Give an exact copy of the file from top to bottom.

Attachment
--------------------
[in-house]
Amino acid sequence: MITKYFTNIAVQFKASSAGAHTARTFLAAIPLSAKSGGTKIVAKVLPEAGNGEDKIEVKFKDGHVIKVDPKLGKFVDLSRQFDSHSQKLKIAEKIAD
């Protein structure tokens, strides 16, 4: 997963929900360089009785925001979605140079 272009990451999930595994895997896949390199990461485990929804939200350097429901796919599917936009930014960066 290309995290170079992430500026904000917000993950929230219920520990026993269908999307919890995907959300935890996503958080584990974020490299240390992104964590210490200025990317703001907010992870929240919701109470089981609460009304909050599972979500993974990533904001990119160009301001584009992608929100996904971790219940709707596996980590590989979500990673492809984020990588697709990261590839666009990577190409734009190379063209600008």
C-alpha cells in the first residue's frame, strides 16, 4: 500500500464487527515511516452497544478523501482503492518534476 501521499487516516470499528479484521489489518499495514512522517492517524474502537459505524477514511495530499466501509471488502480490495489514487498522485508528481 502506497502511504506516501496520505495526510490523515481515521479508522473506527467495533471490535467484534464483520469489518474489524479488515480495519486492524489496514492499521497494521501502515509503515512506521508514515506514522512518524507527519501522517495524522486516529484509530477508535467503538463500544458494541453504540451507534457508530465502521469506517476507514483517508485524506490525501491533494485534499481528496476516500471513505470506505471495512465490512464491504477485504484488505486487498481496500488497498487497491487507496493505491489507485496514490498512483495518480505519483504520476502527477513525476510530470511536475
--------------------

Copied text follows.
[in-house]
Amino acid sequence: MITKYFTNIAVQFKASSAGAHTARTFLAAIPLSAKSGGTKIVAKVLPEAGNGEDKIEVKFKDGHVIKVDPKLGKFVDLSRQFDSHSQKLKIAEKIAD
């Protein structure tokens, strides 16, 4: 997963929900360089009785925001979605140079 272009990451999930595994895997896949390199990461485990929804939200350097429901796919599917936009930014960066 290309995290170079992430500026904000917000993950929230219920520990026993269908999307919890995907959300935890996503958080584990974020490299240390992104964590210490200025990317703001907010992870929240919701109470089981609460009304909050599972979500993974990533904001990119160009301001584009992608929100996904971790219940709707596996980590590989979500990673492809984020990588697709990261590839666009990577190409734009190379063209600008």
C-alpha cells in the first residue's frame, strides 16, 4: 500500500464487527515511516452497544478523501482503492518534476 501521499487516516470499528479484521489489518499495514512522517492517524474502537459505524477514511495530499466501509471488502480490495489514487498522485508528481 502506497502511504506516501496520505495526510490523515481515521479508522473506527467495533471490535467484534464483520469489518474489524479488515480495519486492524489496514492499521497494521501502515509503515512506521508514515506514522512518524507527519501522517495524522486516529484509530477508535467503538463500544458494541453504540451507534457508530465502521469506517476507514483517508485524506490525501491533494485534499481528496476516500471513505470506505471495512465490512464491504477485504484488505486487498481496500488497498487497491487507496493505491489507485496514490498512483495518480505519483504520476502527477513525476510530470511536475